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THE SINGAPORE MAGAZINE OF RESEARCH,
TECHNOLOGY AND EDUCATION
About Innovation
COVER STORY:
Sepsis and Systemic Inflammatory Response Syndrome: Novel Therapeutic Approaches
Septic shock is a very serious and potentially fatal clinical condition. Research at National University of Singapore (NUS) has helped identify novel therapeutic approaches for this condition.
by Madhav BHATIA and Shabbir MOOCHHALA

eptic shock is a very serious medical condition caused by decreased tissue perfusion and oxygen delivery as a result of infection and sepsis. It can cause multiple organ failure and death. Sepsis is defined as the presence of bacteria or their toxins in blood or tissue and the systemic response that follows. A systemic inflammatory response syndrome (SIRS) triggered by infection is known as sepsis. Sepsis leading to at least one organ failure characterizes severe sepsis and septic shock is defined by severe sepsis accompanied by hypotension unresponsive to fluid resuscitation. Severe sepsis and septic shock are one of the leading causes of mortality among intensive care unit and post-operational care patients. The incidence of sepsis in North America has been reported to be 3.0 per 1000 population, which transforms into an annual number of 750,000 cases with 210,000 of them being fatal, and a large socio-economic burden. The incidence of mortality due to sepsis is increasing. To date, there is no known cure for sepsis and septic shock and treatment is mostly supportive.

Pro- and Anti-inflammatory Mediators

Recent work in our laboratories as well as in other laboratories Recent work in our laboratories as well as in other laboratories around the world has shown an important role of different proand anti-inflammatory mediators in sepsis, and has resulted in the identification of several new therapeutic targets for this condition. These mediators are summarized in Table 1, and we shall expand here a little on some of the mediators which our laboratories have been working on. This work has been published in a series of premier and leading international journals (e.g. FASEB J, J Immunol, J Leuk Biol, Br J Pharmacol, Am J Physiol, J Pathol, Shock, etc.).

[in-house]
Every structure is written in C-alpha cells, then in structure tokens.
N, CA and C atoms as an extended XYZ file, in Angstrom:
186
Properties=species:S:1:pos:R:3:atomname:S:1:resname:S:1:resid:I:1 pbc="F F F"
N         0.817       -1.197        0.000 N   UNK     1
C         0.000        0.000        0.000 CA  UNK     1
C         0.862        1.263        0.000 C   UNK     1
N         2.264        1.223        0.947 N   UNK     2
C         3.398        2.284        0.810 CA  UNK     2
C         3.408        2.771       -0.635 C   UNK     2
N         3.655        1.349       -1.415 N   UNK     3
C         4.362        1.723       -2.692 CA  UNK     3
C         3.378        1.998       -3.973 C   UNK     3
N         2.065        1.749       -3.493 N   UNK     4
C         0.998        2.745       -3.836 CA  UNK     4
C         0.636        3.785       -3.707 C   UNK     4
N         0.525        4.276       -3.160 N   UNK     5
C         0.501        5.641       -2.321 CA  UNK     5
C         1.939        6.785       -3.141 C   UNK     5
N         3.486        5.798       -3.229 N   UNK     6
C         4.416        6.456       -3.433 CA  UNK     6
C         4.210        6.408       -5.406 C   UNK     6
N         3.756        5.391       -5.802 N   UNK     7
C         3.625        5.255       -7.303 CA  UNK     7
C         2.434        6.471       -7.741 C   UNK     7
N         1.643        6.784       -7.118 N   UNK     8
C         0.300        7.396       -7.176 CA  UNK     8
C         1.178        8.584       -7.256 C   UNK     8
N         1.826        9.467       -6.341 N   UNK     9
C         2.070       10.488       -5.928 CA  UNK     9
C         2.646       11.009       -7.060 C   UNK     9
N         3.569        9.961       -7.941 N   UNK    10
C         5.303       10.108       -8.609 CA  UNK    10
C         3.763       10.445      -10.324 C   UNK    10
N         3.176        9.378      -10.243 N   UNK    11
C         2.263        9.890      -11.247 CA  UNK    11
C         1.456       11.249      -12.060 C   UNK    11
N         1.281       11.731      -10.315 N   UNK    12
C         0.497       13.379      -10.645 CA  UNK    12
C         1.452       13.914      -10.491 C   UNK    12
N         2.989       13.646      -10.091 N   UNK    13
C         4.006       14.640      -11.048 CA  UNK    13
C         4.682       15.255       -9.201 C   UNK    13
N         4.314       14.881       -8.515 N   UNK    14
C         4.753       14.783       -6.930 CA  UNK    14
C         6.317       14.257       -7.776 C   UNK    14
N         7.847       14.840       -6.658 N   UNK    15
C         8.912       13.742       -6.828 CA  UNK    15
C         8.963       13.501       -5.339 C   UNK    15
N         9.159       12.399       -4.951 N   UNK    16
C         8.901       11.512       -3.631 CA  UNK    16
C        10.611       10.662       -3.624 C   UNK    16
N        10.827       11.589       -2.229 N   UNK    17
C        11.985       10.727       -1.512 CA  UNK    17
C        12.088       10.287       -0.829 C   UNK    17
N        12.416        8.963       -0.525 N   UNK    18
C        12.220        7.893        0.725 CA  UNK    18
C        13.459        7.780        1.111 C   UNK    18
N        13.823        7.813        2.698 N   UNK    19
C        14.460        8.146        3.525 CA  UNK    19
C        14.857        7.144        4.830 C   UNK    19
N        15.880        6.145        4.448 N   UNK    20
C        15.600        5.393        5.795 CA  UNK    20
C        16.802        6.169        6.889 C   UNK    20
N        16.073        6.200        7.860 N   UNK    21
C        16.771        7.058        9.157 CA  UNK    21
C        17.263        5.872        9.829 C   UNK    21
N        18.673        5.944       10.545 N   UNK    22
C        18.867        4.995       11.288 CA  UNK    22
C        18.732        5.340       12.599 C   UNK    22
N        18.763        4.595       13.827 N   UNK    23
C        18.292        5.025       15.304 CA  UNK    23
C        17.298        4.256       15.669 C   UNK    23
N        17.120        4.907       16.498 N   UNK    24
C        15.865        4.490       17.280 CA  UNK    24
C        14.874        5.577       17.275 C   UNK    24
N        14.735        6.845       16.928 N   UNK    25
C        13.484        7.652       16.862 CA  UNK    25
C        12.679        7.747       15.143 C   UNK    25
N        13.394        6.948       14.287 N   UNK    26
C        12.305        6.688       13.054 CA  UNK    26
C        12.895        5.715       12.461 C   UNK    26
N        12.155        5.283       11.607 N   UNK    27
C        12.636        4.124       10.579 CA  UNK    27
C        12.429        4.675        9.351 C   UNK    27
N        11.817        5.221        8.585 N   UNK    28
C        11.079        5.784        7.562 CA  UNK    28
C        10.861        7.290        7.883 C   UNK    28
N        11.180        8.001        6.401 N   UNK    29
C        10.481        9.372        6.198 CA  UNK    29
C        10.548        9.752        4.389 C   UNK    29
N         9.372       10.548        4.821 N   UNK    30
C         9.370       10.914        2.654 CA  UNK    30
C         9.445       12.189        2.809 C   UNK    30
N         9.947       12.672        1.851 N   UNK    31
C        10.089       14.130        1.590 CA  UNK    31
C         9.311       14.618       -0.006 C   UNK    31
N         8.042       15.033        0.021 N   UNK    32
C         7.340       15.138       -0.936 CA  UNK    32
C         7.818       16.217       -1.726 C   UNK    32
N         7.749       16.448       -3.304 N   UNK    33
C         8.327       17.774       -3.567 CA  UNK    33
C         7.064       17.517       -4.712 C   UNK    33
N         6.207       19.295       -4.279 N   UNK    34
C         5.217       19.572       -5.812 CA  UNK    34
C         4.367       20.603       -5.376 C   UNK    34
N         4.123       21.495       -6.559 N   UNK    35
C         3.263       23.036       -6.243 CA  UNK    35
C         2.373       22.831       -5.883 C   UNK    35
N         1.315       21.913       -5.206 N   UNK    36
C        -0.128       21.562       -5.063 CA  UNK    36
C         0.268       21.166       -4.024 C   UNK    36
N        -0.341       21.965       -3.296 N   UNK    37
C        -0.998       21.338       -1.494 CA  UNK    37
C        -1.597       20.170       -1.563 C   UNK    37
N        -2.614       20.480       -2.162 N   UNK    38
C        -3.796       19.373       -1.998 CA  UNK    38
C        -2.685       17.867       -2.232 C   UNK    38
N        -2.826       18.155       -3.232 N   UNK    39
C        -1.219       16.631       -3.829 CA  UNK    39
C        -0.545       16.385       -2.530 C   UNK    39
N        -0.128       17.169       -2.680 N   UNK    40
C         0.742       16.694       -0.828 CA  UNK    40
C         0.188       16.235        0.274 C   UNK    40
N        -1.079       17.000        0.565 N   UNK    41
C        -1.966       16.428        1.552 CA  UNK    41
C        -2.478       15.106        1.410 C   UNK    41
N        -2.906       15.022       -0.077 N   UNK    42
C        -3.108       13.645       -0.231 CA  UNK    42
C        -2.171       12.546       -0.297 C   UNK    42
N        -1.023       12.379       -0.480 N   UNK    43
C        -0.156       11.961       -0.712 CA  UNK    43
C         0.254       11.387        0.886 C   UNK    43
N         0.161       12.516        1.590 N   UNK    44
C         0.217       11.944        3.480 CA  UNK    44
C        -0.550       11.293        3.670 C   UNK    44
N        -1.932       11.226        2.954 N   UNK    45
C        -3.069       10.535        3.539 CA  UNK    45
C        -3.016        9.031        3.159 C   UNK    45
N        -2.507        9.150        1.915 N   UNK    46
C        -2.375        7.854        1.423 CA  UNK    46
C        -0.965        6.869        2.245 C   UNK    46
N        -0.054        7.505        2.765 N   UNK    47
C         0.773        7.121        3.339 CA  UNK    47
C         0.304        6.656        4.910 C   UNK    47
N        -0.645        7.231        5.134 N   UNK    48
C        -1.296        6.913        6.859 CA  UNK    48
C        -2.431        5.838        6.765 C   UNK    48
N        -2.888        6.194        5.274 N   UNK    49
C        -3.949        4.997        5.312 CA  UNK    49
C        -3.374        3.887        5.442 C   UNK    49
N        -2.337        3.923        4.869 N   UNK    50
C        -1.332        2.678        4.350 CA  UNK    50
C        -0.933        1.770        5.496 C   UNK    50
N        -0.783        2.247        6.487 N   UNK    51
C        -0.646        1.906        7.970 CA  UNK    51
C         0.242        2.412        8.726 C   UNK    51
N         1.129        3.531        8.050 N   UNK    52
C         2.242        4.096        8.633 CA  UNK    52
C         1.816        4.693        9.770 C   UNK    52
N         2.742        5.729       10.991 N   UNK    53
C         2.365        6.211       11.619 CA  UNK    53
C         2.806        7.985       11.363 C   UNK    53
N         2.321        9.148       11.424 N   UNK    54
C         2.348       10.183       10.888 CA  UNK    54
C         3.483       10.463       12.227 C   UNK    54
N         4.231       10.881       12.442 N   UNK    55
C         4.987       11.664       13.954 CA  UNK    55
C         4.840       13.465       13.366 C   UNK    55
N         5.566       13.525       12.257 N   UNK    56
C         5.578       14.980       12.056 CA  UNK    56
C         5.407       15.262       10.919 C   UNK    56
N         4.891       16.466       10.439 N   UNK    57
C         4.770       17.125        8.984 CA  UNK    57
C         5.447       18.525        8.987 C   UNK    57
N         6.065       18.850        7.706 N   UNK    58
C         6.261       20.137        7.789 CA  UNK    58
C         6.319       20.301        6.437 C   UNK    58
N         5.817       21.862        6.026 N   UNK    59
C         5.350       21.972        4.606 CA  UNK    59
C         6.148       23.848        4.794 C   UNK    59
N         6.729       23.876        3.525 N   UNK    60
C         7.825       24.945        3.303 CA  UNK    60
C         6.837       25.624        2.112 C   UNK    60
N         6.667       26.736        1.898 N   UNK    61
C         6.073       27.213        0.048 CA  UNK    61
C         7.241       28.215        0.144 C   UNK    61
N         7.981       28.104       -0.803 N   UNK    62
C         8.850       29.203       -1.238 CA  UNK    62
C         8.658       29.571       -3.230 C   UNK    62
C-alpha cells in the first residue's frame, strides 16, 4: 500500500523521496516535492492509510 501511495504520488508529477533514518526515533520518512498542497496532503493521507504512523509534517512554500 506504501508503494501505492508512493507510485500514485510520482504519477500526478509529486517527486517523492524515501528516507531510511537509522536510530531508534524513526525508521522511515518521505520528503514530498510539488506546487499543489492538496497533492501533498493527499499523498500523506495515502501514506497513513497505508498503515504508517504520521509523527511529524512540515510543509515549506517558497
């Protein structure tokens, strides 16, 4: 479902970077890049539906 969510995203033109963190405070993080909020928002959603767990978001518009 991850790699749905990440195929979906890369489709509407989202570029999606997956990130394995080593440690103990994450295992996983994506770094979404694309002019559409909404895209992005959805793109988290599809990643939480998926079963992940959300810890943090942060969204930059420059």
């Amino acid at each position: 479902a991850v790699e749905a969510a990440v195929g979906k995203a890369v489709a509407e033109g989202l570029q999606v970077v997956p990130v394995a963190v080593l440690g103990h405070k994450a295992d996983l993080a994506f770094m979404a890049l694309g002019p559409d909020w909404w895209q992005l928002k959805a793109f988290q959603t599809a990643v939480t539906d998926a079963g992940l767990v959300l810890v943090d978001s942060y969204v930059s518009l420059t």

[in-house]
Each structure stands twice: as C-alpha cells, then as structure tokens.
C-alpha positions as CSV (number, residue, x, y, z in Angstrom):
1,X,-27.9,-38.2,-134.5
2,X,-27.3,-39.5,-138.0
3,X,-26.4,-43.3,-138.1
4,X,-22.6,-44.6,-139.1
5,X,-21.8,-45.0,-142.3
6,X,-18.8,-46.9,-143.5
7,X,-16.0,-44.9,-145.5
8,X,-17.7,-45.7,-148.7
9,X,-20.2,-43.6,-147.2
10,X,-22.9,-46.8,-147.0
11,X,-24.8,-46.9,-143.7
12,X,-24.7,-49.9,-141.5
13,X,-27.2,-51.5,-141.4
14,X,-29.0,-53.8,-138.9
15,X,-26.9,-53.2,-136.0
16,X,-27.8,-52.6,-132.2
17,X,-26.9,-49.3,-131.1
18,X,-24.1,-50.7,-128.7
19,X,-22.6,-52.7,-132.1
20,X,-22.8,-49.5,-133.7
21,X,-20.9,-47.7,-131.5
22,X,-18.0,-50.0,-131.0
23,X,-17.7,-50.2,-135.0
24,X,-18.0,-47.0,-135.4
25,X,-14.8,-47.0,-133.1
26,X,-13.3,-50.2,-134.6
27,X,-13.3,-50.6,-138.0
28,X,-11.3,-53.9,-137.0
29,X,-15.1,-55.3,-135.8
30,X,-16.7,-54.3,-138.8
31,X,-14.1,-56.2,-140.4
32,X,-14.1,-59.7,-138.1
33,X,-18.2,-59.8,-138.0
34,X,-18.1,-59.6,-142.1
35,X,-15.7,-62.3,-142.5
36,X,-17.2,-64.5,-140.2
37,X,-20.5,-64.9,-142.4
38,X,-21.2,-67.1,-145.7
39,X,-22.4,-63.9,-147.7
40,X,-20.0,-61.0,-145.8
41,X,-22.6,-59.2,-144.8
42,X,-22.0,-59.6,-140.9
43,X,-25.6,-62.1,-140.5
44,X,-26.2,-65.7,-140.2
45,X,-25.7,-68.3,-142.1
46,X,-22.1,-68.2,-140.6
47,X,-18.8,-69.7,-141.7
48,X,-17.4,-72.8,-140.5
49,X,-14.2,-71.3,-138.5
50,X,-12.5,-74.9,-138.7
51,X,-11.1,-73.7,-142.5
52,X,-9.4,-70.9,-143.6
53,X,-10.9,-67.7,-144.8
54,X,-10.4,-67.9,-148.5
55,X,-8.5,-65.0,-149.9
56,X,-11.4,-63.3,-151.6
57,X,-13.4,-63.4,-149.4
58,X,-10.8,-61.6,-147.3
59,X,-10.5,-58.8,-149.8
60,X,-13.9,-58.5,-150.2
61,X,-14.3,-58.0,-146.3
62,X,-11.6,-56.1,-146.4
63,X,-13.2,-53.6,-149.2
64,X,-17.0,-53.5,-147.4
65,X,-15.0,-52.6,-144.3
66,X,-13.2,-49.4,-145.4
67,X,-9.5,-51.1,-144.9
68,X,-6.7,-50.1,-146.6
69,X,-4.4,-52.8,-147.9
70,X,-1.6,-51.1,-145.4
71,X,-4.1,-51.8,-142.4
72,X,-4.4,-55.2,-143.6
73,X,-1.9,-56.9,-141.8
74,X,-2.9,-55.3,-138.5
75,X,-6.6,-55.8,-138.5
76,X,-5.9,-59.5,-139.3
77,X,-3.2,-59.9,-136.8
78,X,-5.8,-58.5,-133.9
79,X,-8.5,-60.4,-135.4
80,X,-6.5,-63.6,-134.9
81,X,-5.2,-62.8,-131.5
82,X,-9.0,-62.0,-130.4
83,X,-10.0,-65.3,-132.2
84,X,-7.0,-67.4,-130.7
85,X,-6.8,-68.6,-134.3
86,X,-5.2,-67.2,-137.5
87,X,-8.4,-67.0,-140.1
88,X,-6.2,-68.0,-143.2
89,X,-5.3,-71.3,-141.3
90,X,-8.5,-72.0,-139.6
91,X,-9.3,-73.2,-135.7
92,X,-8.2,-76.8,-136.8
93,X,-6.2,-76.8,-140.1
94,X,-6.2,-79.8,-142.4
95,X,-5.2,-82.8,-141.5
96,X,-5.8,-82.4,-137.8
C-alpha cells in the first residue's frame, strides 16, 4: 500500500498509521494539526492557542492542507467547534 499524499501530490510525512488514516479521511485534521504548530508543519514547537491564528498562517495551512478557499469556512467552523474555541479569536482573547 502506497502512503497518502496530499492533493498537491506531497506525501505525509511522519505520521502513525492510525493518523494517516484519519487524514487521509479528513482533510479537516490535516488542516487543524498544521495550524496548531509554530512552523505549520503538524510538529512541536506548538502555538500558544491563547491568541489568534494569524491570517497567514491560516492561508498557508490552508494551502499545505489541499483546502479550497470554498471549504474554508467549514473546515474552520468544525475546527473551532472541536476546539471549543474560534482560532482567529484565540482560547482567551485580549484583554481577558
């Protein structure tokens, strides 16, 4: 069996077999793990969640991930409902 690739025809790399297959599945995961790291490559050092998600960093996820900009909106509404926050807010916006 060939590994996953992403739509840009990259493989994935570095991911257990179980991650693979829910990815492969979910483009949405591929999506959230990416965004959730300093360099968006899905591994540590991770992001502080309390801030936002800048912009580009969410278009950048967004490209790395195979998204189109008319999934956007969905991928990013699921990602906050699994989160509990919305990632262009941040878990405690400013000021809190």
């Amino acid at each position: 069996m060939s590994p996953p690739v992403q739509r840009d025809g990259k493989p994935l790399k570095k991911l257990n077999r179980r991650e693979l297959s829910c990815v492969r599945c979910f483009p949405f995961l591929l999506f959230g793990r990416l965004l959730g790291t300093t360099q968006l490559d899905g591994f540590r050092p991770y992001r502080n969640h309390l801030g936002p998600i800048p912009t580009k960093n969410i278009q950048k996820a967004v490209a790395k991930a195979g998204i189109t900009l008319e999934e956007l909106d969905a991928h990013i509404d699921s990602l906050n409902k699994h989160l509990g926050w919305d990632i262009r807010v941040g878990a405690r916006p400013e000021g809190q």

The chemokines are small 8 to 10 kDa proteins. Over 40 chemokines have been identified to date. The chemokine receptor CCR1 is expressed by a broad spectrum of leukocytes, including neutrophils, monocytes, eosinophils, and lymphocytes. CCR1 has three main ligands in vivo CCL3 (MIP1-a), CCL5 (RANTES), and CCL6 (chemokine C10). In a recent study, we have shown that treatment with BX471, a CC chemokine receptor 1 antagonist, attenuates systemic inflammatory response during sepsis. Furthermore, administration of exogenous fractalkine, a CX3C chemokine, is capable of modulating inflammatory response in cecal ligation and puncture-induced sepsis.

Substance P is an 11-amino acid neuropeptide that is released from nerve endings in many tissues. It acts via membrane bound NK1 receptors (NK1R) and in addition to being a mediator of pain, has been shown to play an important role in some, but not all inflammatory states. Using experimental models of cecal ligation and puncture-induced sepsis as well as lipopolysacchrideinduced endotoxemia, we have shown a pro-inflammatory role of substance P in sepsis. In a follow-up study, we were able to show that treatment with an NK1R antagonist resulted in protection against sepsis.

Hydrogen sulfide (H2S) is well-known for several decades as a toxic gas with the smell of rotten egg. Here at NUS, we have shown for the first time a role of endogenously produced H2S as a mediator of inflammation in several conditions, such as acute pancreatitis, joint inflammation, and sepsis. In studies published in several high impact journals in the last couple of years, we have shown that H2S acts via interactions with substance P, chemokines, and adhesion molecules (thereby affecting leukocyte recruitment that contributes to organ dysfunction), and that inhibition of H2S synthesis could be a potential therapeutic approach for the treatment of sepsis.

In summary, recent studies have shown that there has been substantial progress in the understanding of the role of inflammatory pathways in the pathogenesis of sepsis. The ultimate severity of the disease greatly depends on the interplay between pro- and anti-inflammatory mediators. We hope the clinical trials of new anti-inflammatory pharmacological strategies would reduce the morbidity and mortality in this common, and as yet incurable, clinical condition.

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